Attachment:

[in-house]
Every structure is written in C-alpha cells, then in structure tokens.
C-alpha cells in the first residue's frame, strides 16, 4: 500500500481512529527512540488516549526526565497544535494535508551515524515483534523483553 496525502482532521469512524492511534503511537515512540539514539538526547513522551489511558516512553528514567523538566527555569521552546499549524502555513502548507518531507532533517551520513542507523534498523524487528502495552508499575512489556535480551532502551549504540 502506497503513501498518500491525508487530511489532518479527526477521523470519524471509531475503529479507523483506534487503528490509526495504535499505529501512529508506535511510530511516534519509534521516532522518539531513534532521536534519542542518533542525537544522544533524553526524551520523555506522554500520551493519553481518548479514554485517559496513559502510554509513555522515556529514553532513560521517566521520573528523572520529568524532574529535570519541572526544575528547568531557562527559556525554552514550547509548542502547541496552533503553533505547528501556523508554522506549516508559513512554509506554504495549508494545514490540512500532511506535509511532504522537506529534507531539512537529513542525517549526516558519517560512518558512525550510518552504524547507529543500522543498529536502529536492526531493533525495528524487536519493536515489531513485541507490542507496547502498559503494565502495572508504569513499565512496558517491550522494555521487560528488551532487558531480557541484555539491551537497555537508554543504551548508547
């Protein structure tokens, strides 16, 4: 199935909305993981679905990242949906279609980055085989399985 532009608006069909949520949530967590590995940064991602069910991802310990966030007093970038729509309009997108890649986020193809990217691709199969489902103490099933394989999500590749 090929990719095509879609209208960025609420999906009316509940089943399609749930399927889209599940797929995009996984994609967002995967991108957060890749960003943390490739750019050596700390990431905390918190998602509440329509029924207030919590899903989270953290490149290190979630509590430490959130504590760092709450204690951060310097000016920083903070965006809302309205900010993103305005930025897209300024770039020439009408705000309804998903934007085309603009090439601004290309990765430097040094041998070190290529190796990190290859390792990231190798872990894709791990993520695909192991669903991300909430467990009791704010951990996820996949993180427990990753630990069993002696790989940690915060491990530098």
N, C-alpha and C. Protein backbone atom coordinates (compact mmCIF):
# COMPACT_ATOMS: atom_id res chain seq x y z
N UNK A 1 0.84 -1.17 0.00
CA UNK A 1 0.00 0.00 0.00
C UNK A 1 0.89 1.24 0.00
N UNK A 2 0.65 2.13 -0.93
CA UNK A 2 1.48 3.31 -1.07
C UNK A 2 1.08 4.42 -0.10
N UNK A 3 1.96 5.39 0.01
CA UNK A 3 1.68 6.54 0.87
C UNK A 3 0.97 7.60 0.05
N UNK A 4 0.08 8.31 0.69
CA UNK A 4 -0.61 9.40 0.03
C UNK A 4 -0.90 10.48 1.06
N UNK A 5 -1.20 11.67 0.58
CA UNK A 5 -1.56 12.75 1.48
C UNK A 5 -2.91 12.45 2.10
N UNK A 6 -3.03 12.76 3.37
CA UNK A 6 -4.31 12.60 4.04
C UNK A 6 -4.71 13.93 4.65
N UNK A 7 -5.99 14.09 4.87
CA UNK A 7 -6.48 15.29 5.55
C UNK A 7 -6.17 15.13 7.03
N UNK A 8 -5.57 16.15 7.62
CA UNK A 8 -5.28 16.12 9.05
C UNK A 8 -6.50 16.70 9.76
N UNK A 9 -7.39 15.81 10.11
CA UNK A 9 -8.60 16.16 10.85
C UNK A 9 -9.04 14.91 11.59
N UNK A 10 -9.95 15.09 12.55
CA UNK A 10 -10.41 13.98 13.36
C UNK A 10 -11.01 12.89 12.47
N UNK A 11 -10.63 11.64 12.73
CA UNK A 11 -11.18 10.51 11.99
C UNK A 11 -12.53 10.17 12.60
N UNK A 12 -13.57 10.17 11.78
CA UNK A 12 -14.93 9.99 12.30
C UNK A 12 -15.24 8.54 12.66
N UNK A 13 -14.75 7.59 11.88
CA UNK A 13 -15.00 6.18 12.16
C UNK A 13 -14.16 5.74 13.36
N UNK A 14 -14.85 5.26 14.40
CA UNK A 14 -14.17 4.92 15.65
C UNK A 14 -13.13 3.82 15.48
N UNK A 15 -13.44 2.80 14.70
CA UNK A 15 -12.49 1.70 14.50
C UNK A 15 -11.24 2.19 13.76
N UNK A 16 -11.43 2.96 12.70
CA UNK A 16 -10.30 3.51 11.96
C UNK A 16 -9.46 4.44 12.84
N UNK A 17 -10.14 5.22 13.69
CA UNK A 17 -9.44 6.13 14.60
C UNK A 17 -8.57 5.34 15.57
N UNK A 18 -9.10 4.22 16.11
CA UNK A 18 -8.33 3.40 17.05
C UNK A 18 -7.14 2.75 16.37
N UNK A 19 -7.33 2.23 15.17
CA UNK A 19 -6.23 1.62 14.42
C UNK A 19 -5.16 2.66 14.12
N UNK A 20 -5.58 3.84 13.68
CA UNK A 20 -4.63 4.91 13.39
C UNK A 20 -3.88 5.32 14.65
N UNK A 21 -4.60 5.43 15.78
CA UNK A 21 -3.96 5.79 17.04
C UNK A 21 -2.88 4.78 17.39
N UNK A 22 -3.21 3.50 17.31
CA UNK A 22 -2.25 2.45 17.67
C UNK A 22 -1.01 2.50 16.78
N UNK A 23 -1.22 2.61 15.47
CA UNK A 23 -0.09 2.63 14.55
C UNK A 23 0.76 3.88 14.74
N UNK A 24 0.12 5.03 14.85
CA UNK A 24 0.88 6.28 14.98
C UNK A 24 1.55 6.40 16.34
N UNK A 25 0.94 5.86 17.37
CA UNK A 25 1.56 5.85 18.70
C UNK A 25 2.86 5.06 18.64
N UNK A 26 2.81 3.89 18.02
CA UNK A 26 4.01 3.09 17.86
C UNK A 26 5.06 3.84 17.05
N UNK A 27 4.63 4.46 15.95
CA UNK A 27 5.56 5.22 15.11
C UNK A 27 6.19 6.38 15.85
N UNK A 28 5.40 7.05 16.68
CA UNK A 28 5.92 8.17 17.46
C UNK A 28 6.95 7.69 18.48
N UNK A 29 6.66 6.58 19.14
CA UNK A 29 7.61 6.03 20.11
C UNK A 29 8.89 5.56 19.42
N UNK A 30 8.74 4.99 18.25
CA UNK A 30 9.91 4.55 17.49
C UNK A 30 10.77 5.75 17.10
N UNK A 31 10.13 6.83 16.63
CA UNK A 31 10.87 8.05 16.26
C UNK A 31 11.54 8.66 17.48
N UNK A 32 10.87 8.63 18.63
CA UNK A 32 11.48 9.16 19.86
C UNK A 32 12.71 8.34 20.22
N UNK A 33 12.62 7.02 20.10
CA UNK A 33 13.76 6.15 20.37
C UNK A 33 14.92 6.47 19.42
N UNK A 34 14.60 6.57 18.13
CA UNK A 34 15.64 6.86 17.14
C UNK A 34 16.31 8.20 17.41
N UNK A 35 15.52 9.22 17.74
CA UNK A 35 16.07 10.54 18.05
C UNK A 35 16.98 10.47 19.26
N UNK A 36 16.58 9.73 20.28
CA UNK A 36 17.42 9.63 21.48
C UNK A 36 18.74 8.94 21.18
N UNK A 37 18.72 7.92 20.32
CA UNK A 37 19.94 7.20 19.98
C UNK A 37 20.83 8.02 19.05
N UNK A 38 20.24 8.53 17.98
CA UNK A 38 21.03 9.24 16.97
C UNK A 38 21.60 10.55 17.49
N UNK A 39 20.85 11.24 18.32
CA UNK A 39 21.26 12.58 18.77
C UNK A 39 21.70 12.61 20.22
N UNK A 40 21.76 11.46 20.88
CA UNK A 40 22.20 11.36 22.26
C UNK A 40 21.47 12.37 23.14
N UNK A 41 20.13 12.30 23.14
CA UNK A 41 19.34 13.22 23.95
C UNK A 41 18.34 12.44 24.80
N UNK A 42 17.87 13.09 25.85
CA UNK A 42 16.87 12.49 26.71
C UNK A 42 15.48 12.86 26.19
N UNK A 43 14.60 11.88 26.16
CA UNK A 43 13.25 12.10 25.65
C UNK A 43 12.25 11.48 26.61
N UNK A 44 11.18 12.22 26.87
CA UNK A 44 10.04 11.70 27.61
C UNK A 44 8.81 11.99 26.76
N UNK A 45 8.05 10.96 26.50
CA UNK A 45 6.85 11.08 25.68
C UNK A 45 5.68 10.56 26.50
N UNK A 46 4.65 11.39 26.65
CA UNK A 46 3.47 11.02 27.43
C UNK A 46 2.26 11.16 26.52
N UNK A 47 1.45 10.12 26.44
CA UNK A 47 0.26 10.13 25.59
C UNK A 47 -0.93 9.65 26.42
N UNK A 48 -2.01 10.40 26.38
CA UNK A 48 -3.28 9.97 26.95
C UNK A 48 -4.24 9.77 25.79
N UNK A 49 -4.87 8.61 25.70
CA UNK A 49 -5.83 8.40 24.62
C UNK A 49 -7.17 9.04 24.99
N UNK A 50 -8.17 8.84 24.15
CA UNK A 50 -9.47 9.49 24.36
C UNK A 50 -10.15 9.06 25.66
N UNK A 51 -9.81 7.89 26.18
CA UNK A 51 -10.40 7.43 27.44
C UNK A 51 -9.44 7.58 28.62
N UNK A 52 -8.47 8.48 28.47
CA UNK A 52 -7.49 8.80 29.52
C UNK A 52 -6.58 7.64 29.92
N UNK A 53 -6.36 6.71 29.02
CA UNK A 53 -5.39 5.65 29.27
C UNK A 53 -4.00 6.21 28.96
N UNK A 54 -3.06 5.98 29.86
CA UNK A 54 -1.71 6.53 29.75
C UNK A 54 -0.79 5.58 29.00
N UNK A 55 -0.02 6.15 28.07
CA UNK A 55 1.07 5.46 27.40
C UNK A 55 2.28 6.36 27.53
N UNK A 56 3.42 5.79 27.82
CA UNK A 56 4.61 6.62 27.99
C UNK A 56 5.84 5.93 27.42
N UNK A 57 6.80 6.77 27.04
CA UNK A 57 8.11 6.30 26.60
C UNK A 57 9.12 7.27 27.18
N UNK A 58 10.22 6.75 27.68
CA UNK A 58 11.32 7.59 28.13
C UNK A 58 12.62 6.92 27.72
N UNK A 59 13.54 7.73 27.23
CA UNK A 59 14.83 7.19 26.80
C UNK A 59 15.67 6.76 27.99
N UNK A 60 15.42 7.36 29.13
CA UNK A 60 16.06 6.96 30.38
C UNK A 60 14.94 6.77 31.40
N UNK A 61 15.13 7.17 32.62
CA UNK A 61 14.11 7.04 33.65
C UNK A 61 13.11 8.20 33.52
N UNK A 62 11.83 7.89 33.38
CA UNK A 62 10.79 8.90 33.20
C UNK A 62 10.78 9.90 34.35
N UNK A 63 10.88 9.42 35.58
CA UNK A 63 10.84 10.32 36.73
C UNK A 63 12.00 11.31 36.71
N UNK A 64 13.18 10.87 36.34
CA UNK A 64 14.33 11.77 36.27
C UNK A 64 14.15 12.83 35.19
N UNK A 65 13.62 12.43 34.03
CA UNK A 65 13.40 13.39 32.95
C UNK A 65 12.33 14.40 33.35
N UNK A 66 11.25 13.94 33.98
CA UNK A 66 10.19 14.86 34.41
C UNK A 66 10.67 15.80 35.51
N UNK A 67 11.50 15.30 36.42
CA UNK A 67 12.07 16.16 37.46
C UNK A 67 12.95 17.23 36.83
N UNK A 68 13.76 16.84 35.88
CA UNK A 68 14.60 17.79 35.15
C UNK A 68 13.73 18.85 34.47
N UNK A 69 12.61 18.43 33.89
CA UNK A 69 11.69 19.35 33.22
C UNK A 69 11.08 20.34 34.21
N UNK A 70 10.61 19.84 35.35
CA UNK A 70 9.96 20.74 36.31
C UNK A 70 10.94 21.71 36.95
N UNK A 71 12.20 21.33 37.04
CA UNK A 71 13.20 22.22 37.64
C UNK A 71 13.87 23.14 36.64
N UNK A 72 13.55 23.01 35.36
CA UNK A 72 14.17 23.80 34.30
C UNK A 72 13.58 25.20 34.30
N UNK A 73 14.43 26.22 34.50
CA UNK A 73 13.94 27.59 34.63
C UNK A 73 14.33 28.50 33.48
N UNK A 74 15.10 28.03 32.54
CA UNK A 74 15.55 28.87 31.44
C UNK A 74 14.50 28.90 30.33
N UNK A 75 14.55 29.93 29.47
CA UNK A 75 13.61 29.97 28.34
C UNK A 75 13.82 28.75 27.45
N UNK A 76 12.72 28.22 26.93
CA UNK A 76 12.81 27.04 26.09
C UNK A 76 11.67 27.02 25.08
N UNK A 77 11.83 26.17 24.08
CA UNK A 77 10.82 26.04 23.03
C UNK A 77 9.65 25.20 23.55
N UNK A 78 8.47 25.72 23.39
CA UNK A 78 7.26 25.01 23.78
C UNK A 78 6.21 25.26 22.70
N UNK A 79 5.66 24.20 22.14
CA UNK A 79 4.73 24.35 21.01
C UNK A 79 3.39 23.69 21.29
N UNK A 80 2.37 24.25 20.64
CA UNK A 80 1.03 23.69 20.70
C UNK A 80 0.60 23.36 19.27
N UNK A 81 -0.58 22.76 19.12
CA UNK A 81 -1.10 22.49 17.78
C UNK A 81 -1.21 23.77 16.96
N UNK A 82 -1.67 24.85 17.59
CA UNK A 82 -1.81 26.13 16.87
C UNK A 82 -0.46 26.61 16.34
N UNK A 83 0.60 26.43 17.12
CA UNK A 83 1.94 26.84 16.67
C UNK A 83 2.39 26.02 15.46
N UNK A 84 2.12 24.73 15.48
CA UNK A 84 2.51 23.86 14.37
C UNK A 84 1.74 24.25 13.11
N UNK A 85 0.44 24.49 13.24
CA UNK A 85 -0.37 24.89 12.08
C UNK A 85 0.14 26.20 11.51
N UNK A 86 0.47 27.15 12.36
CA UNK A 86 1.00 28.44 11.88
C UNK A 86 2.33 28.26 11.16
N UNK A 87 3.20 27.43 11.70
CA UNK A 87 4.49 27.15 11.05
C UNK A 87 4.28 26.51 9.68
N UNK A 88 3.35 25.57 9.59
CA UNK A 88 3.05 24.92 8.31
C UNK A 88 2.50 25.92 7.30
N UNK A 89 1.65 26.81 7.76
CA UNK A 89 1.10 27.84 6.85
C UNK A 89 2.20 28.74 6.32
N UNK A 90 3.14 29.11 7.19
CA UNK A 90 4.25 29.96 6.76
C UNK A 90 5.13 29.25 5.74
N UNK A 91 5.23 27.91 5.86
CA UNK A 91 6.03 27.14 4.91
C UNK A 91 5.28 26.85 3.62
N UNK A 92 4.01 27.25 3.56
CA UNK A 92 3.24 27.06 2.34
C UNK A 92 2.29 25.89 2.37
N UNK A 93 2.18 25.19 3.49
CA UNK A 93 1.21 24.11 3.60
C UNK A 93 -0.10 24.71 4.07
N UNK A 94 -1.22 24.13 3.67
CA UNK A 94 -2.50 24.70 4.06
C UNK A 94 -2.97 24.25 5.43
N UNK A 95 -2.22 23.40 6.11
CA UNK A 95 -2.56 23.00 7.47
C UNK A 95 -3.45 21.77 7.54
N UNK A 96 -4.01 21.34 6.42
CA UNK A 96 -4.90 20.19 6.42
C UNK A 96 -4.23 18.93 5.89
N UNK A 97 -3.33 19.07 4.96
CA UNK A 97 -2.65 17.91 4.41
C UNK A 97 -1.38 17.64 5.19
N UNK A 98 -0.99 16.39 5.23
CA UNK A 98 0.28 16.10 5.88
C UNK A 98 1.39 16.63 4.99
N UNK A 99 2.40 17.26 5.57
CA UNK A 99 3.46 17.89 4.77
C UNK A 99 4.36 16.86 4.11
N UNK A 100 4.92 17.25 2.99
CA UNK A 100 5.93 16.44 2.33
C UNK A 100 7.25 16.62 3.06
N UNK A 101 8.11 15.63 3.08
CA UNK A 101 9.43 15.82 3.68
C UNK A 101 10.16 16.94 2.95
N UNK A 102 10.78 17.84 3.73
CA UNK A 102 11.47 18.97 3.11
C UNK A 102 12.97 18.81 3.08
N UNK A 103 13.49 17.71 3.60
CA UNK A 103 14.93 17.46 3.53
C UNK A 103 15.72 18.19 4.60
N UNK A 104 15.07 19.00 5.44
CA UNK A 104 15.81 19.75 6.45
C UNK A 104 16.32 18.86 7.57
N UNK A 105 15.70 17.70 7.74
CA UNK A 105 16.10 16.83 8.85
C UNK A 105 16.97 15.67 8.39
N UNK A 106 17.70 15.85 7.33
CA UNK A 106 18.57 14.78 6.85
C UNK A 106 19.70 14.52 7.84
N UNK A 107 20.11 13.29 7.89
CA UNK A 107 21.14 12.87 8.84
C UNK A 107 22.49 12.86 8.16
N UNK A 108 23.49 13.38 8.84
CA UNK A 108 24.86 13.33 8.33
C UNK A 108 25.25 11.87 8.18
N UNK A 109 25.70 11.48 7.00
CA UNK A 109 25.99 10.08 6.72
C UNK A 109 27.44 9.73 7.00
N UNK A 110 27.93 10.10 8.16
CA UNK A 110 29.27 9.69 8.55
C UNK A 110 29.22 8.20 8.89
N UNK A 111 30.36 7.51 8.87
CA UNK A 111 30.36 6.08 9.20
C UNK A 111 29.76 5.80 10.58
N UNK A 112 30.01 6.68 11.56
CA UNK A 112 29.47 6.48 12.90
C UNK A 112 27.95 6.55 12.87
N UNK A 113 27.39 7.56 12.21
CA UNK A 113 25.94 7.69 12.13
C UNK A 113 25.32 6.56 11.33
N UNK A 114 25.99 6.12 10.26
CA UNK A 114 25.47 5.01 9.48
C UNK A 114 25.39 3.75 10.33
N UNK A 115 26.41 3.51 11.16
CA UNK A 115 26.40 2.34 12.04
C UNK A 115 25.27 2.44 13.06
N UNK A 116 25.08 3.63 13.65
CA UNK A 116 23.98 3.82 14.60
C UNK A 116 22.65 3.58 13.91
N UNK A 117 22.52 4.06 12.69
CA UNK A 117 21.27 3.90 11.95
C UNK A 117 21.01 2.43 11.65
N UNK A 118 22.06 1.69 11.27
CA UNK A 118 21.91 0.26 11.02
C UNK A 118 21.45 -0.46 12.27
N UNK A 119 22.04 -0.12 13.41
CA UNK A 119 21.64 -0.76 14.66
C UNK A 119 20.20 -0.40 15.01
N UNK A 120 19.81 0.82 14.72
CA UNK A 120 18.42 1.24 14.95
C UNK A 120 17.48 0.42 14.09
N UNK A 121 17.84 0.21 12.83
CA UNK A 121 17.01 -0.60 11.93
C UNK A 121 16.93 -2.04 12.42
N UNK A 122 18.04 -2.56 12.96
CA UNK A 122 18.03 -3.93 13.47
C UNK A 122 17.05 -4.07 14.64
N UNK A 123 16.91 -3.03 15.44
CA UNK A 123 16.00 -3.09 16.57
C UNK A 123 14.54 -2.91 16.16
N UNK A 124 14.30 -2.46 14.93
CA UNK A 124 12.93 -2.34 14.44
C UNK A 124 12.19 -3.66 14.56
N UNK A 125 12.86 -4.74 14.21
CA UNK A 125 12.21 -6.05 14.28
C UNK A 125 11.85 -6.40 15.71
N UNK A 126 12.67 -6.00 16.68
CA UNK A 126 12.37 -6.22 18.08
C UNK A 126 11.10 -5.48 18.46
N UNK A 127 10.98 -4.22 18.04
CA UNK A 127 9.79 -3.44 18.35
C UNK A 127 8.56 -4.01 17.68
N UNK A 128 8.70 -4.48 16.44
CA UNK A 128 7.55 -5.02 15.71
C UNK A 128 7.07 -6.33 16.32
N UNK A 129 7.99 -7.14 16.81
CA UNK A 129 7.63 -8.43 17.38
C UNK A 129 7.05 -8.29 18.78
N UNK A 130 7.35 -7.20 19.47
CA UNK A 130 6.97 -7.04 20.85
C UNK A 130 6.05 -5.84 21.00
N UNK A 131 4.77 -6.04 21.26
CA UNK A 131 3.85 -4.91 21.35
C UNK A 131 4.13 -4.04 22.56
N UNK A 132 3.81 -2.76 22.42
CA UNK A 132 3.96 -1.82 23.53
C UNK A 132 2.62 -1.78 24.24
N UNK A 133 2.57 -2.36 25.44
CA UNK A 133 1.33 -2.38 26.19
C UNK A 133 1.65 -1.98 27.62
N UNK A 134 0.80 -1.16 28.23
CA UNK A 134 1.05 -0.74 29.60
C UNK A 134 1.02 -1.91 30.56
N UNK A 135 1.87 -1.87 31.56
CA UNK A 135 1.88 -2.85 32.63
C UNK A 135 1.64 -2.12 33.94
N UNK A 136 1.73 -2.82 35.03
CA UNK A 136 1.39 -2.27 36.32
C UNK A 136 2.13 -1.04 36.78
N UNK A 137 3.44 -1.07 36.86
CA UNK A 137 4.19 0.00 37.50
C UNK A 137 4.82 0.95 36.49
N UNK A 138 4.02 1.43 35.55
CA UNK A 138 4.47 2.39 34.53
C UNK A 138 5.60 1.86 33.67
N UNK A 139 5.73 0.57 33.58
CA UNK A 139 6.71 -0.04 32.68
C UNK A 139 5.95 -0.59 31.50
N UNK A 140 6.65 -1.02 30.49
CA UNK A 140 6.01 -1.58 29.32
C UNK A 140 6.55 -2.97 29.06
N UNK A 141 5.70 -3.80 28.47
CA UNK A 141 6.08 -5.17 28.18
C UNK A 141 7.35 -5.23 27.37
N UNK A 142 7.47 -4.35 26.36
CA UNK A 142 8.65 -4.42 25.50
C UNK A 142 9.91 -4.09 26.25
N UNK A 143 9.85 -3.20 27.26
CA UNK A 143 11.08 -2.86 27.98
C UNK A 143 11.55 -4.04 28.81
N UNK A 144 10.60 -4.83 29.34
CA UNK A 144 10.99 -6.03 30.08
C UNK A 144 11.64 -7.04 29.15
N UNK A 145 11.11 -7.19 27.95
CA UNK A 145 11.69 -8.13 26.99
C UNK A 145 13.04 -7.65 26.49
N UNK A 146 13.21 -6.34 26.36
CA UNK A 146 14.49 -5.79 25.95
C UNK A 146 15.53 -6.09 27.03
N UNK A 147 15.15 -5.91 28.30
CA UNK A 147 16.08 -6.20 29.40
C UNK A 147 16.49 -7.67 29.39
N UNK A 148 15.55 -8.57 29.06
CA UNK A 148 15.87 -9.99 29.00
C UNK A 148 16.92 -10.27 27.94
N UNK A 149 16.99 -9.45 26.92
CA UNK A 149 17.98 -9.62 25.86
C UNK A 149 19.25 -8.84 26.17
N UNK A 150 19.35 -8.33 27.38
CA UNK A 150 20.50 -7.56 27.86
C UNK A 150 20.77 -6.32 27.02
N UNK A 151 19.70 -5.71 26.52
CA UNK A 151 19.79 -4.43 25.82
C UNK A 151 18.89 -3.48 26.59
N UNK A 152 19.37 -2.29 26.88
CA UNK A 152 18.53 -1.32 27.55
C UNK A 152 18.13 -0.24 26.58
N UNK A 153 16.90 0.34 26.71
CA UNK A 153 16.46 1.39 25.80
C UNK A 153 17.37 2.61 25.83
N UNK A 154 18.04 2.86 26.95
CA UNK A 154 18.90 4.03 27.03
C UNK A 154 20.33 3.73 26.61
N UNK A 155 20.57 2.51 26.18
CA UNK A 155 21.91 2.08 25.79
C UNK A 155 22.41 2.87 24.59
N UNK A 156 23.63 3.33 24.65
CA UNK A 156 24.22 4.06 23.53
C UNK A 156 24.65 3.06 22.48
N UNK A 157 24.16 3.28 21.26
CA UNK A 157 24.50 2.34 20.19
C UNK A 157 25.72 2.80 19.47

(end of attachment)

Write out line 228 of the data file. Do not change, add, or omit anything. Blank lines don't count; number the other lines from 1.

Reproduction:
C UNK A 74 14.50 28.90 30.33